Architectural character is created by the aesthetic components of the building, such as unity, composition, contract and scale.
But what gives it soul?
It might be the way light and shade dance off the internal surfaces, or the way structural features invite us in. It might shine through the interior fit out, the materials, inducing an emotional response from the user. Or it might be the voices of a bygone era silently echoing through the corridors and whispering off the walls, inviting users to become a part of the story of the building.
How do buildings retain their soul throughout decades of use and multiple refurbishments?
Rowes Arcade is a wonderful example of a historical building in Brisbane’s CBD which has undergone several changes throughout its lifestyle, yet maintains its soul. It is also home to the Hames Sharley Brisbane Studio.
In 2014, the studio underwent a significant refurbishment in which the design team delved into the building’s history to draw on inspiration for the project. A significant part of early discussions was how to retain the building’s soul while meeting the needs of the current users, an approach they use on all refurbishment projects.
“Everything about this space screamed ‘inviting’,” says Melissa Hughes, Associate at Hames Sharley Brisbane. “The 3.6 ceiling, enormous windows and open floor plan drew us in from the get-go. It was a space that allowed the old soul of the building to shine through. As a team, all we had to do was to build upon the feel that already existed within the space, and add our story to that.”
The Hames Sharley team delved into the history of Rowes Arcade to find out about its past before deciding on the future of the design for their studio space – in order to embrace the past and bring it into the present.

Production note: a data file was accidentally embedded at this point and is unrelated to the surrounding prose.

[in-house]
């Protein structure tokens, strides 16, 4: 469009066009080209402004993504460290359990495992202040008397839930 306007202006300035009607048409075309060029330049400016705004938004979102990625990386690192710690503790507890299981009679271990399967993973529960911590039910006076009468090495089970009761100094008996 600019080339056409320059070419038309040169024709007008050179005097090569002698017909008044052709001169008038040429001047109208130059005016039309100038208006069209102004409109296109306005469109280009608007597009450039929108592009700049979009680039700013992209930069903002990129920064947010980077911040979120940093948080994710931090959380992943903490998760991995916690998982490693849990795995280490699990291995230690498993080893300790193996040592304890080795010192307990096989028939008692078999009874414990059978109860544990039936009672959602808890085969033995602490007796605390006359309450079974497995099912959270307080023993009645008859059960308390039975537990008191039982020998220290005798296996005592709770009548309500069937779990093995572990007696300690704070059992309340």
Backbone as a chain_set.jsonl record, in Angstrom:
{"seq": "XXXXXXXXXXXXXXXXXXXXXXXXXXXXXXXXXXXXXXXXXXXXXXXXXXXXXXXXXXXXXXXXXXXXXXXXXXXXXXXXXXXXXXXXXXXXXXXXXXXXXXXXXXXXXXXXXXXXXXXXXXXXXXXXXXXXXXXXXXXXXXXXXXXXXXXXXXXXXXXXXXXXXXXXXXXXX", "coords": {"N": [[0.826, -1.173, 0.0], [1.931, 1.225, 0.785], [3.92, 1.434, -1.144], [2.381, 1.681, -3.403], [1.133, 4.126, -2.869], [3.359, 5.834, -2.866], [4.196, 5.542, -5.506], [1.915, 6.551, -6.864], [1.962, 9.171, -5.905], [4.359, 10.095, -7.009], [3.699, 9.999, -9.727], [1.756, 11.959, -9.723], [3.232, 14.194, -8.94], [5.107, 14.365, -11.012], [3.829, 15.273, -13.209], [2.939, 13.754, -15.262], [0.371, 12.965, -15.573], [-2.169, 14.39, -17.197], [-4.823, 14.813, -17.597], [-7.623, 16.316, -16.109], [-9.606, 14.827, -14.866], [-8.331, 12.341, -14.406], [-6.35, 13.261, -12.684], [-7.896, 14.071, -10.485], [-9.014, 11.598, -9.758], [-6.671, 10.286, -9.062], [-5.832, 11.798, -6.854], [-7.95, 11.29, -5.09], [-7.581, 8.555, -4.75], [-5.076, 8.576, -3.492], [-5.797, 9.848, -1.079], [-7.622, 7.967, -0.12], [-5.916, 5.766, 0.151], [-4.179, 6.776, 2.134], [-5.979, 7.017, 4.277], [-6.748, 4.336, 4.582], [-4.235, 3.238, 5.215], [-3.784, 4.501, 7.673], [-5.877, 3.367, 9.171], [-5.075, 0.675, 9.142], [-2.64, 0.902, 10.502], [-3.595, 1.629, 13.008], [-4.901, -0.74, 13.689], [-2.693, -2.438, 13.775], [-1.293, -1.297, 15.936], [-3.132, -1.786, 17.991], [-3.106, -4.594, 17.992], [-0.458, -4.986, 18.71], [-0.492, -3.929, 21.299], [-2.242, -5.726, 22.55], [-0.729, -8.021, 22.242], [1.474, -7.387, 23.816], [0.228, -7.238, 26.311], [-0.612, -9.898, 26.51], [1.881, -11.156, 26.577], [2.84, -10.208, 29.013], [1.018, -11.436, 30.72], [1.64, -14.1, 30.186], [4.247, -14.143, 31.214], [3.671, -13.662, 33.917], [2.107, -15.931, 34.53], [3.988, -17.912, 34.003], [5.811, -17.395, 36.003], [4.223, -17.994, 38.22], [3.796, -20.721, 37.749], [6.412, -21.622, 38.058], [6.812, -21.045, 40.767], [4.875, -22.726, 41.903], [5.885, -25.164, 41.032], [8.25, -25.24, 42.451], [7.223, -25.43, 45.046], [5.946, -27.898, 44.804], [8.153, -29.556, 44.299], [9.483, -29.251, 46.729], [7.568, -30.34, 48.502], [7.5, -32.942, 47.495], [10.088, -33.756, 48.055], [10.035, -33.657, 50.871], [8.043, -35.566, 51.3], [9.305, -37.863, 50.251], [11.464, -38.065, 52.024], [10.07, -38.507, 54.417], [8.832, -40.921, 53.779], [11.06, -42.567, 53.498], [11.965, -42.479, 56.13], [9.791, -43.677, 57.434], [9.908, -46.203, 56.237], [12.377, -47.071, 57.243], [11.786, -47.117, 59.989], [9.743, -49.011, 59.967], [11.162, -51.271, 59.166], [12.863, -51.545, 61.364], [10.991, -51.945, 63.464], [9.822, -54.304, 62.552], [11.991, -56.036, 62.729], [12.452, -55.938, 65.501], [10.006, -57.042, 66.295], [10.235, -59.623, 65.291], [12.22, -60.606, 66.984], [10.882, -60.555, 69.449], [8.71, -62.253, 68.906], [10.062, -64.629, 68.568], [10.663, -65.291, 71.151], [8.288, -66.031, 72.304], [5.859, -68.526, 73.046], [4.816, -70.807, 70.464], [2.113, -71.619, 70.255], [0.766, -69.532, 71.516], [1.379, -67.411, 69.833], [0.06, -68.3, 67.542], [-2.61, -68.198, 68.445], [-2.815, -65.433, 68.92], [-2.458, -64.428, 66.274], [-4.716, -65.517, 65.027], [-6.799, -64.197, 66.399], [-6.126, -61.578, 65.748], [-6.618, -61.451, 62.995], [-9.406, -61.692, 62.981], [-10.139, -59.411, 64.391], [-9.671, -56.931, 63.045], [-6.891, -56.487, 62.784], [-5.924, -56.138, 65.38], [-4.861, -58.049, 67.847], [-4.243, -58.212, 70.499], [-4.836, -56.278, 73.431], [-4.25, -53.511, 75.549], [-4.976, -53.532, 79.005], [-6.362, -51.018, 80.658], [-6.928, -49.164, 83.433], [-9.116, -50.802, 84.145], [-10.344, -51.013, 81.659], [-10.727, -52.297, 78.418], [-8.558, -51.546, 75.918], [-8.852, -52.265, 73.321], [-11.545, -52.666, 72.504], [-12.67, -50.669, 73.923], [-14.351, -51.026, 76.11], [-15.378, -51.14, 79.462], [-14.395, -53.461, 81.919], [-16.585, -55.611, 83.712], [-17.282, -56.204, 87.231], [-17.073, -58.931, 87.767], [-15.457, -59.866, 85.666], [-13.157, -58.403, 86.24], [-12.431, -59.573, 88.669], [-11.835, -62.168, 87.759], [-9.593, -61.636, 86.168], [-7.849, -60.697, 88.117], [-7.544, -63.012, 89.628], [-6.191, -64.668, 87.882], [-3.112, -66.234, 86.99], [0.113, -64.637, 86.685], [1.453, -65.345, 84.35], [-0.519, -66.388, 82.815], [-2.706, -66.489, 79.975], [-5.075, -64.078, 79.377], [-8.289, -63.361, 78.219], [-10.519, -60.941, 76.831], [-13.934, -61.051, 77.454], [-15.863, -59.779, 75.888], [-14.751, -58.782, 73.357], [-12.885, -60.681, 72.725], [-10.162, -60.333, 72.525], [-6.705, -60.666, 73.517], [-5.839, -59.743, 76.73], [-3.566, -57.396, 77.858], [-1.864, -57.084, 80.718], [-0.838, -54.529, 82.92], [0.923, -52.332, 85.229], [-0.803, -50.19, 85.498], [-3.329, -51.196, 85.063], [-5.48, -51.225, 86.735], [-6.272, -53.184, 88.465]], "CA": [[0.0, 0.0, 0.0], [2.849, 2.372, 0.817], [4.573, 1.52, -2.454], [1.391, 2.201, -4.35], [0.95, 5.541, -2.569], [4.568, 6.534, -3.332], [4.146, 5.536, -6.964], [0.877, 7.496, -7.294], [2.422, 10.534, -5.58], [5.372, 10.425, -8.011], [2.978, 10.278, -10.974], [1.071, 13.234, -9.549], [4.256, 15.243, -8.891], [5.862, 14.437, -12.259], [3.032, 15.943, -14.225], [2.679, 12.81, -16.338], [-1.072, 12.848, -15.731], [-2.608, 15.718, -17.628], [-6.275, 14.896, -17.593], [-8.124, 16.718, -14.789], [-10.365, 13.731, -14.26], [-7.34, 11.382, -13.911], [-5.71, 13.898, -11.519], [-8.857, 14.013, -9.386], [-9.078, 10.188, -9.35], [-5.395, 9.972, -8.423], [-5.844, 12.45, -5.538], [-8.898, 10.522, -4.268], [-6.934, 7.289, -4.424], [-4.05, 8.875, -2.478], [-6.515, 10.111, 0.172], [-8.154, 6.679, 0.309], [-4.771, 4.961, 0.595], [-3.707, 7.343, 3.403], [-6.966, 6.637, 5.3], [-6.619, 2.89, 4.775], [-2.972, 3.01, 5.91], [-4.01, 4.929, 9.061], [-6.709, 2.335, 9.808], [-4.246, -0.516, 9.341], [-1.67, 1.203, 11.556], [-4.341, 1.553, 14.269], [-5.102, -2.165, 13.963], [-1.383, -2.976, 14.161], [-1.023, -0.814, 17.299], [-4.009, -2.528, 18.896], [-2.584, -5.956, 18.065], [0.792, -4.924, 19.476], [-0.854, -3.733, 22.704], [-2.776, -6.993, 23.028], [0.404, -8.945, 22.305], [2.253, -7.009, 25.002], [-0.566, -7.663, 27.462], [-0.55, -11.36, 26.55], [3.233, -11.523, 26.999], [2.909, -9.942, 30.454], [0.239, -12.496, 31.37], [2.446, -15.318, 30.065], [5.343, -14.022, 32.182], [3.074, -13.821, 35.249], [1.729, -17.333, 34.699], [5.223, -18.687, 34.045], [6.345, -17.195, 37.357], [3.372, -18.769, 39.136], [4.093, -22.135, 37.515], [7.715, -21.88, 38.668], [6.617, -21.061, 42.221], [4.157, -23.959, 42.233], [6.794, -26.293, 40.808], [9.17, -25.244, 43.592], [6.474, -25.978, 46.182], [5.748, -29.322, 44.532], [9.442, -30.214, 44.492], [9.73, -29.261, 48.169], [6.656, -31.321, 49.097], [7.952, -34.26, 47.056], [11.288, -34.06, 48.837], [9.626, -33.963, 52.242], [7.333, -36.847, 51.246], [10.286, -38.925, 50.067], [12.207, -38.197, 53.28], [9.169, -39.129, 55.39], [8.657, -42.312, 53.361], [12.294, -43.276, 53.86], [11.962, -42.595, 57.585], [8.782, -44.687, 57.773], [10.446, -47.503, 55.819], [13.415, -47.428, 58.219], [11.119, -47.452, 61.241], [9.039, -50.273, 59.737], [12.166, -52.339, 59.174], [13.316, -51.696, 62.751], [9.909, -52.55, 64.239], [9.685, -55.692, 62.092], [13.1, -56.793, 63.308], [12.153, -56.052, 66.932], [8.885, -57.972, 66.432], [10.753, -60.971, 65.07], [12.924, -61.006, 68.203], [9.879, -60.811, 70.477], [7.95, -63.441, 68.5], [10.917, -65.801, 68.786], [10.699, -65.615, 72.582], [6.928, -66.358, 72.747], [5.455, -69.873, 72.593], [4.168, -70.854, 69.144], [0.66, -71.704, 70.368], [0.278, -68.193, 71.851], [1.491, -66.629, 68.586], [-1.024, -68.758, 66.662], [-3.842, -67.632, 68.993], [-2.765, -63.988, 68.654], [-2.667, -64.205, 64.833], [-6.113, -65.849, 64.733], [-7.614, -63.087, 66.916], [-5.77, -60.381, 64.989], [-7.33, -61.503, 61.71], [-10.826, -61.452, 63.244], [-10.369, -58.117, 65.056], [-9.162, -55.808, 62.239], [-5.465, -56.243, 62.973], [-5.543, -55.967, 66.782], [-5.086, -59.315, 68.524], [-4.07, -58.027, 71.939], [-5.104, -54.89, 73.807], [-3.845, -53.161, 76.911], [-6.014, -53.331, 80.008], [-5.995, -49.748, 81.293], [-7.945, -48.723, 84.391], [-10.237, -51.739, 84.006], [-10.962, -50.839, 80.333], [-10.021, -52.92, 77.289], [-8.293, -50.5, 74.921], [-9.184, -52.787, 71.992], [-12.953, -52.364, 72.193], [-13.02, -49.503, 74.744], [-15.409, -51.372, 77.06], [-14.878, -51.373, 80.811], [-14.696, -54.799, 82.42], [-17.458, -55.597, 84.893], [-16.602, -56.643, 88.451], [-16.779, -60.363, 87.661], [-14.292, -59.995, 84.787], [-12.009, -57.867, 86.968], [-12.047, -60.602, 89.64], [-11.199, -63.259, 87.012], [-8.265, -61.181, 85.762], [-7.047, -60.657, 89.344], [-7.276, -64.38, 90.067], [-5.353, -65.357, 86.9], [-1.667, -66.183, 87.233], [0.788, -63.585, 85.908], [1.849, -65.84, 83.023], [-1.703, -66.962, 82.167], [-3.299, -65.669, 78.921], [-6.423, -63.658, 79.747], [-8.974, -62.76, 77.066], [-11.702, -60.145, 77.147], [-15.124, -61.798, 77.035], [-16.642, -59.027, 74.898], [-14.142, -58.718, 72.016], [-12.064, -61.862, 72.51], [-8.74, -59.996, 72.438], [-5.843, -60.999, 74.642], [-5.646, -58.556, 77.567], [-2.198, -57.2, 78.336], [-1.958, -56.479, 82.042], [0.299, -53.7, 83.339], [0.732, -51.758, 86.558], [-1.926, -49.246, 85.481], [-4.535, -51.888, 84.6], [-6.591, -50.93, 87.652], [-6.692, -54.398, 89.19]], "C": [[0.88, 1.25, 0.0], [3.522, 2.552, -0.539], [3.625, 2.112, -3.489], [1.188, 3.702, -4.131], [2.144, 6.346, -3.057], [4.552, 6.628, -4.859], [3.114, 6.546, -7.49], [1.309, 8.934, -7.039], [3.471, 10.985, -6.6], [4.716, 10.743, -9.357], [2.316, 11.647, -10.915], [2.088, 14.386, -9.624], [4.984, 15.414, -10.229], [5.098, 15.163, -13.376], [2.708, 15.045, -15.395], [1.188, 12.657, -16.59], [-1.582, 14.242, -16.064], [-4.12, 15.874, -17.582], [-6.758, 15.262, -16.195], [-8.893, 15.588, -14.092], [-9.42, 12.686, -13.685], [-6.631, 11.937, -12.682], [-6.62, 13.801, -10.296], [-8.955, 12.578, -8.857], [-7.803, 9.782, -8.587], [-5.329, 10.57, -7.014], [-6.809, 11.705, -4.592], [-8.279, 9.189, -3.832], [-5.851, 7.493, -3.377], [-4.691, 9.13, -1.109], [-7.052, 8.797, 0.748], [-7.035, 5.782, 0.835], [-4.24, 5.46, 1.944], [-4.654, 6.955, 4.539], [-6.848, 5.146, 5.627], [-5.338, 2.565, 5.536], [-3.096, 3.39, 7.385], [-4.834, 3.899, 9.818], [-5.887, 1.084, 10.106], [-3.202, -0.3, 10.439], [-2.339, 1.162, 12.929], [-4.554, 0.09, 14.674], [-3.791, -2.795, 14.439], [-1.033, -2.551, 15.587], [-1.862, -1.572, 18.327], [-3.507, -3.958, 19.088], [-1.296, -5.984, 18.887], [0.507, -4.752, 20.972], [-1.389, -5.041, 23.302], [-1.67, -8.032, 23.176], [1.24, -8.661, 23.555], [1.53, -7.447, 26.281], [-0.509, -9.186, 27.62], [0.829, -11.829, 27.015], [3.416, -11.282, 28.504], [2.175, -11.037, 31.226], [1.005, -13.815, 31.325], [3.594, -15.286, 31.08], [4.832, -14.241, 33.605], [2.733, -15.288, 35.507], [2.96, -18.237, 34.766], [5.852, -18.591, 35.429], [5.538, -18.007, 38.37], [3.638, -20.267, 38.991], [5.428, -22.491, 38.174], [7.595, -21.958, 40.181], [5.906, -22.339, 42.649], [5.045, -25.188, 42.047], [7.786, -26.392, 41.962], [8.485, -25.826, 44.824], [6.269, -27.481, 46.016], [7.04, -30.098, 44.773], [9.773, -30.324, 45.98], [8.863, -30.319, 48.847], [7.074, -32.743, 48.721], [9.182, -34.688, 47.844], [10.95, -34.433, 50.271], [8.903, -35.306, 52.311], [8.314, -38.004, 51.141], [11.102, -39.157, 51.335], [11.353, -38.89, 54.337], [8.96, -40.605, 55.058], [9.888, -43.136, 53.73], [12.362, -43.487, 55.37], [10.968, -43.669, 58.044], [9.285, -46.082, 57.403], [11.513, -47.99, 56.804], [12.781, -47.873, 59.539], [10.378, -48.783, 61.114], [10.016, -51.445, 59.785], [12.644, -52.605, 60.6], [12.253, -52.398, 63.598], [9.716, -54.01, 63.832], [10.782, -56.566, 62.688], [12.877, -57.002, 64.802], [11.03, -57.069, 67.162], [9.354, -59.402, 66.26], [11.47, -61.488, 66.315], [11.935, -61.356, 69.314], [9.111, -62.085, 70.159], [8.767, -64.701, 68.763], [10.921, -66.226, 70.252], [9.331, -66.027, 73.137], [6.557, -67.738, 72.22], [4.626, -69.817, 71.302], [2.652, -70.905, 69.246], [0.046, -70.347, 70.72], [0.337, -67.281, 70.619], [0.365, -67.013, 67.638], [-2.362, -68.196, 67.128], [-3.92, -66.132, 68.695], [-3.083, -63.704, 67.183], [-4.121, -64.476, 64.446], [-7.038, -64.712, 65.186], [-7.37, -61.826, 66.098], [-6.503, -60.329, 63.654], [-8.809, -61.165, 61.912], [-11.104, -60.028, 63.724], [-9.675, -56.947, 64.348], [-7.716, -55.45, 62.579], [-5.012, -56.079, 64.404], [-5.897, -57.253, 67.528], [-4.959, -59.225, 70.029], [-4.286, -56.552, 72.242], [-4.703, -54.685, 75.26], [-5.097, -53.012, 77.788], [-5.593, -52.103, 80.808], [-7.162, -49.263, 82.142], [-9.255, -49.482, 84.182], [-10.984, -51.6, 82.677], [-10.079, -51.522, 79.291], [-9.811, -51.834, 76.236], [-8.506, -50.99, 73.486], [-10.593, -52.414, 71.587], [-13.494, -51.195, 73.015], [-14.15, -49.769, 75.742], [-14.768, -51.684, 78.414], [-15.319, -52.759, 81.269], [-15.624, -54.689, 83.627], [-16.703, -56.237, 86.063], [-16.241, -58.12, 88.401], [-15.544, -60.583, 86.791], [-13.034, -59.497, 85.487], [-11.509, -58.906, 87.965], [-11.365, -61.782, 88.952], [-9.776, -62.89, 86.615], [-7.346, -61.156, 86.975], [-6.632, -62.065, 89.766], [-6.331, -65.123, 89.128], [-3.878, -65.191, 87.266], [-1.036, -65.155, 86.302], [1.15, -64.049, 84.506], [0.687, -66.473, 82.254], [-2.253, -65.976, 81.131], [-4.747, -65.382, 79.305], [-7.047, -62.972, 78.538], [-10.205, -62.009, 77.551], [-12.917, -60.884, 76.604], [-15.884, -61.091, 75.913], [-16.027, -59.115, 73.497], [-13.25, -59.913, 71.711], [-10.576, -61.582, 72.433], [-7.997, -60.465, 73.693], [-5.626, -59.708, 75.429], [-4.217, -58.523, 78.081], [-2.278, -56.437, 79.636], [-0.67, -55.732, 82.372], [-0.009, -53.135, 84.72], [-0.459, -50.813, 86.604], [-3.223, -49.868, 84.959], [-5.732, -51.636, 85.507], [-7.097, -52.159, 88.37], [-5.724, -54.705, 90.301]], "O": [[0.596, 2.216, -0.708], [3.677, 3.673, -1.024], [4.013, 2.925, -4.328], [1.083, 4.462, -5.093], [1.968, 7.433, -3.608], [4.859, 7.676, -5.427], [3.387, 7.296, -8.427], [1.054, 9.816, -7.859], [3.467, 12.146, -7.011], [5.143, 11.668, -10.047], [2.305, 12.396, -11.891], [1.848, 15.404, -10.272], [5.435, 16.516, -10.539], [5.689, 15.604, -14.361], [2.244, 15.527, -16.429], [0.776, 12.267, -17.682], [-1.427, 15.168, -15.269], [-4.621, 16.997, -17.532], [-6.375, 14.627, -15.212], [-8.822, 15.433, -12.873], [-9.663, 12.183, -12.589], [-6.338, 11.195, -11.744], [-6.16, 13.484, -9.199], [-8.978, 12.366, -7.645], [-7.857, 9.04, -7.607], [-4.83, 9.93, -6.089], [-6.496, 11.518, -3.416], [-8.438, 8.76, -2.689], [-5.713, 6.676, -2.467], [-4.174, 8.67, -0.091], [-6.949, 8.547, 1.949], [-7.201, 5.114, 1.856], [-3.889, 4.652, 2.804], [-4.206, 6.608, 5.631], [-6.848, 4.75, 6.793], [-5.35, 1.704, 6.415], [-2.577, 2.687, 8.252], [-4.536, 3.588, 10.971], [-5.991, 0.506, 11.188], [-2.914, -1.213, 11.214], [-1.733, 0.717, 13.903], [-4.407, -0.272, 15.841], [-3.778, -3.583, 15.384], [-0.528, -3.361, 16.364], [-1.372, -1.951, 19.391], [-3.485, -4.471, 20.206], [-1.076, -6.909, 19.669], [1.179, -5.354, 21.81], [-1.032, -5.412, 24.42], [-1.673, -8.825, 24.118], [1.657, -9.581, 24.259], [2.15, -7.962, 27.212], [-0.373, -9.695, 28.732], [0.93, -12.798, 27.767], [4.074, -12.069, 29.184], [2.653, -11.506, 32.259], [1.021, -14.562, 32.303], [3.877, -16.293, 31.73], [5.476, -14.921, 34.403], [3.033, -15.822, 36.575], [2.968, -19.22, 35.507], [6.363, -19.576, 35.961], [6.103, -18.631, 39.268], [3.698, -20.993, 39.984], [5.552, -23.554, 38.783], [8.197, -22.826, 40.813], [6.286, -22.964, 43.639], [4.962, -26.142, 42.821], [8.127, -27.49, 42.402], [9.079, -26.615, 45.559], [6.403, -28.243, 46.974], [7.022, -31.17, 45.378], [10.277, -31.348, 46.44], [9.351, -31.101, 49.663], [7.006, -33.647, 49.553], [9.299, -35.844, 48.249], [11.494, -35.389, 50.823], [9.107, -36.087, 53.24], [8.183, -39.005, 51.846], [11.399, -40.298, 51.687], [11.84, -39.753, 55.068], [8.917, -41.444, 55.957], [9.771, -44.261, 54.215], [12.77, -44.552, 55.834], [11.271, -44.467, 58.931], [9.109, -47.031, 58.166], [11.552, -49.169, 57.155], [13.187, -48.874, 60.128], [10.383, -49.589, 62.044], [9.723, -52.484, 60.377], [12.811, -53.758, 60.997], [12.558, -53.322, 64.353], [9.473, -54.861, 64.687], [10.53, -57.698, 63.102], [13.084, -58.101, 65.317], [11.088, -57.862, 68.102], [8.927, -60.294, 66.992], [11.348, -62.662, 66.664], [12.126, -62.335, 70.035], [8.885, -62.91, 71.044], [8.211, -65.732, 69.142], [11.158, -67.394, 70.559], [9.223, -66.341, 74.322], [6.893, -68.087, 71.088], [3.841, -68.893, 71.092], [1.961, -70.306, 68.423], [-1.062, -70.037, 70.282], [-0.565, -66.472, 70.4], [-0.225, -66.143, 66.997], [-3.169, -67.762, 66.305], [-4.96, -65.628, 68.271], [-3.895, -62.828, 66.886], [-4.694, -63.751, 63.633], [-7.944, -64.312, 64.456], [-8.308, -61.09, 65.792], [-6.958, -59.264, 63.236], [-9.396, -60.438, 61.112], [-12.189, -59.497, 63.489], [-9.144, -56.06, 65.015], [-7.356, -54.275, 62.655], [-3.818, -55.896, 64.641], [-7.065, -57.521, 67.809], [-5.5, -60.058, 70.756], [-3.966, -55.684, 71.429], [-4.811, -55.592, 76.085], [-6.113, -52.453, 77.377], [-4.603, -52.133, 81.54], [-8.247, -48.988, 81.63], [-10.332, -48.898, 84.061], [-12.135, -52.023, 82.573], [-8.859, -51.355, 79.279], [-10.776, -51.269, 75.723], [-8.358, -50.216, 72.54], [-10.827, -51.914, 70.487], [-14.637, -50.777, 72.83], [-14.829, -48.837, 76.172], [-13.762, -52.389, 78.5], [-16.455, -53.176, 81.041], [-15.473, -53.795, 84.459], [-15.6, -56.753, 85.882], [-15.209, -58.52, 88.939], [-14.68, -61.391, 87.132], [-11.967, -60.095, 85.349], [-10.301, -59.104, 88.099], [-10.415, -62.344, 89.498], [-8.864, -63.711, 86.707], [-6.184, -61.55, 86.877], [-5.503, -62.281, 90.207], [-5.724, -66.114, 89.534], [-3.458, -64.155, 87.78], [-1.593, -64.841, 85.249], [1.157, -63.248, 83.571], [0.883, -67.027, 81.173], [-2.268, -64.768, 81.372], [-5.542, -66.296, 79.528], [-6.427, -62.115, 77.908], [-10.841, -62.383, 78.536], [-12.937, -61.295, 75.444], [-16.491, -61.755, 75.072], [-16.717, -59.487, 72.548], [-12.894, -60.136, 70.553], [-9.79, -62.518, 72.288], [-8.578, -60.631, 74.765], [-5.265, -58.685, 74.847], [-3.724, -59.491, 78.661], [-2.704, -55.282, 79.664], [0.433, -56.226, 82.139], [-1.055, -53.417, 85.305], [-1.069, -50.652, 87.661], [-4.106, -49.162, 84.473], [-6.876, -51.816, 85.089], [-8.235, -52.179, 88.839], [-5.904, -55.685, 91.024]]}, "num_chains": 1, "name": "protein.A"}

Rowes Arcade – known initially as Rowes Building – was commissioned along with its neighbour the Rothwell Building in 1885 for Thomas MacDonald Paterson, a solicitor and Member of Parliament, for use as office space on the ground floor and warehouses in the floors above. The space now occupied by Hames Sharley was part of the warehouse space, and would have been bustling with activity in its early days.
The Edward Street building was reinvented as a social hub throughout the first half of the twentieth century after Rowes Café moved into the ground floor. Clientele would have entered past doormen into the cavernous 380 seat dining room, their happy banter resonating off the walls, whilst upstairs feet danced to the sounds of a big band in the ballroom, an iconic venue in Brisbane’s hospitality scene.
In 1958 the building’s personality was redefined when the building changed hands and underwent conversion to become Rowes Arcade, further redefining both the use and users of the building. The use of space, the sounds and the smells were vastly different to those in the previous era, affecting the soul of the building again.
After several decades housing a retail arcade, the heritage-listed building received a refresh in 2014 along with a tranche of exciting new tenants including high profile Jamie’s Italian. It was during this period that the Hames Sharley team undertook the refurbishment of the studio space.
“The Rowes Building has good bones which have allowed the occupants to transform its identity through adaptive reuse over its history, and our studio space is another iteration of this,” says Melissa.
The Hames Sharley Brisbane team sought to keep the approachability they felt upon first entering the studio space. From the threshold to the furthest corners, the studio invites you in to interact with its spaces and its people.
The design team worked closely with the Department of Heritage and Planning to ensure that original features remained true to history whilst creating an approachable space that adheres to modern work practices of collaboration and adaptability.
During Open House Brisbane on October 7-8, the studio space will be available to members of the public to come and experience this interesting part of Brisbane’s history.
“We hope that visitors will engage with our contemporary workspace and feel the soul of the building,” says Melissa. “History buffs will have a chance to read about the Rowes Building, and architecture followers will be able to see what our Queensland studio is working on and what drives our creativity.”
The Hames Sharley team will be on hand to welcome you, answer questions about their work on this and other projects, and kids will get a chance to dabble in designs of their own.
For those considering a career in architecture, interior design or urban planning, our team will be available during Open House Brisbane to talk about their profession and answer any questions.